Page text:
Friday, 18 April 2014

The promised amuse-bouche

(... which has grown into a bit of a mouthful).

Some time ago I was asked at 
Quote Originally Posted by daisy1352 View Post
We may easily adopt and adjust them to our own patterns of language and intonation.
What is the meaning of "pattern" here?
I thought for a while. OK, it was 7 years ago and I'm not saying I have perfect recall, but I think I'm safe in saying that it wasn't too clear what the questioner wanted. As my answer wasn't responded to in any way, I'm still not sure. But I am sure I made a mistake (marked here in red) when I answered
More or less anything! It could refer to a grammatical pattern (SVO vs SOV, for example) or a phonological one or a semantic one ... or just about any other predisposition one language can have for recognizing a regular pattern in a group of sounds. Here are a few examples:

ausgezeichnet [German, = 'excellent'] => outtasight (street talk = 'extraordinarily good') (Purely a phonological pattern; the idea of 'sight' is entirely irrelevant)

La Casa Alta (Spanish, ='the high and/or important house') => The Case is Altered - popular English pub name (a phonological origin, but with some new and irrelevant English syntax thrown in.)

And here's a very old one: the fashionable thing to have in the early Roman empire was a Greek chef. The Greek σύκωτον (with stress on the first syllable) is thought to be the reason why in Romance languages words derived from the Latin ficatum (with stress on the second syllable) have the 'Greek' stress: hígado (Spanish), fegato (Italian)... The stress-pattern is hard to distinguish in the French foie, but the 'oi' would not have been formed if the stress hadn't been on the first syllable of FICATUM.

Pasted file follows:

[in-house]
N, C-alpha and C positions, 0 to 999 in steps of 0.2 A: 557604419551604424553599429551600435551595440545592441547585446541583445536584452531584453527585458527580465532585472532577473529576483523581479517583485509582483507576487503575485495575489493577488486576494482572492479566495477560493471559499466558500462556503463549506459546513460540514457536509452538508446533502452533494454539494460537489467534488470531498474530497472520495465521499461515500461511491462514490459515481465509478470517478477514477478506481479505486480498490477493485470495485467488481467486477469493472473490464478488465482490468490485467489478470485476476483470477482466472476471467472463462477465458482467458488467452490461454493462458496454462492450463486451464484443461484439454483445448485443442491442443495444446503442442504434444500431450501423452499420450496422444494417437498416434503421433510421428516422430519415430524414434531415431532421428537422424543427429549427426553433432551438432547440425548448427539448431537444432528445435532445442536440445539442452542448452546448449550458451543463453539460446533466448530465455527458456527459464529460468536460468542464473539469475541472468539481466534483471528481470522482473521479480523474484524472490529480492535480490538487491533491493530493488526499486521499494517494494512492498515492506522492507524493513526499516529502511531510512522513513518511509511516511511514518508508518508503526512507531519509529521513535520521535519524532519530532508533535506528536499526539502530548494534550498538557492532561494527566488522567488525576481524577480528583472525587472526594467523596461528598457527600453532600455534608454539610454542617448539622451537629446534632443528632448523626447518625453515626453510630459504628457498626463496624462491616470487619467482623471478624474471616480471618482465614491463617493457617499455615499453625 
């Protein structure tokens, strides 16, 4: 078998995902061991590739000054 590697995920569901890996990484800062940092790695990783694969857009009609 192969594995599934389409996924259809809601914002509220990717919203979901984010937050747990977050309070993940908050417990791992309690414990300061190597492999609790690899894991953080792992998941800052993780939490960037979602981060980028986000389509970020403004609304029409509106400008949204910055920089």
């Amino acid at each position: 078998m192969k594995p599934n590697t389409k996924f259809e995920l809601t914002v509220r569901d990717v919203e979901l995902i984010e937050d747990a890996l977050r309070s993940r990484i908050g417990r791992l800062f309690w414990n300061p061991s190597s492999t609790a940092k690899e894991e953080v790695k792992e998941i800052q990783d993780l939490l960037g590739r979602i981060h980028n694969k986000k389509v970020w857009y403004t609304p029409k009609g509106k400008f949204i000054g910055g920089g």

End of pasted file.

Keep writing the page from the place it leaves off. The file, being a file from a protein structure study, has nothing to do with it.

(I've only seen the ausgezeichnet one in one published text, which I can't place right now, but it sounds likely to me.)
Here's the extract from Elcock's The Romance Languages that I had misremembered:
...FICATUM is in fact a translation  of the Greek word συκωτόν... [BK: giving us] Fr.  foie, Prov. fege, Gasc.  hidge,  Span. hígado, Ital. fégato. Possibly, in attempting to produce the oxytonic accent [BK i.e. with stress on the FINAL syllable] of the Greek word, they put a heavy secondary stress on the first syllable, which thereafter became primary. In limited areas of Romania [BK: i.e. bits of the Roman world, not NECESSARILY the country (although one of the languages given IS 'Rum.')] the modern derivatives point to the FICÁTUM which one would expect to have been the normal form, cf. southern Sard. figáu ... Rheto-Rom. (Engadine) fió, Rum. ficát.
I misremembered because I hadn't understood the mechanism described. I don't now. But it's clear from the evidence that two positions for the stress existed.

Time to go.


 Mammon When Vowels Get Together V5.2: Collection of Kindle word-lists grouping different pronunciations of vowel-pairs. Now complete (that is, it covers all vowel pairs –  but there's still stuff to be done with it; an index, perhaps...?) 

And here it is: Digraphs and Diphthongs . The (partial) index has an entry for each vowel pair that can represent each monophthong phoneme. For example AE, EA and EE are by far the most common, but there are eight other possibilities. The index uses colour to give an idea of how common a spelling is, ranging from bright red to represent the most common to pale olive green to represent the least common.

Also available at Amazon: When Vowels Get Together: The paperback.

And if you have no objection to such promiscuity, Like this.

Freebies (Teaching resources: over 40.000 views  and nearly 5,600 downloads to date**. They're very eclectic - mostly EFL and MFL, but one of the most popular is from KS4 History, dating from my PGCE, with over 2,000 views and nearly 1,000 downloads to date. So it's worth having a browse.)

** This figure includes the count of views for a single resource held in an account that I accidentally created many years ago.

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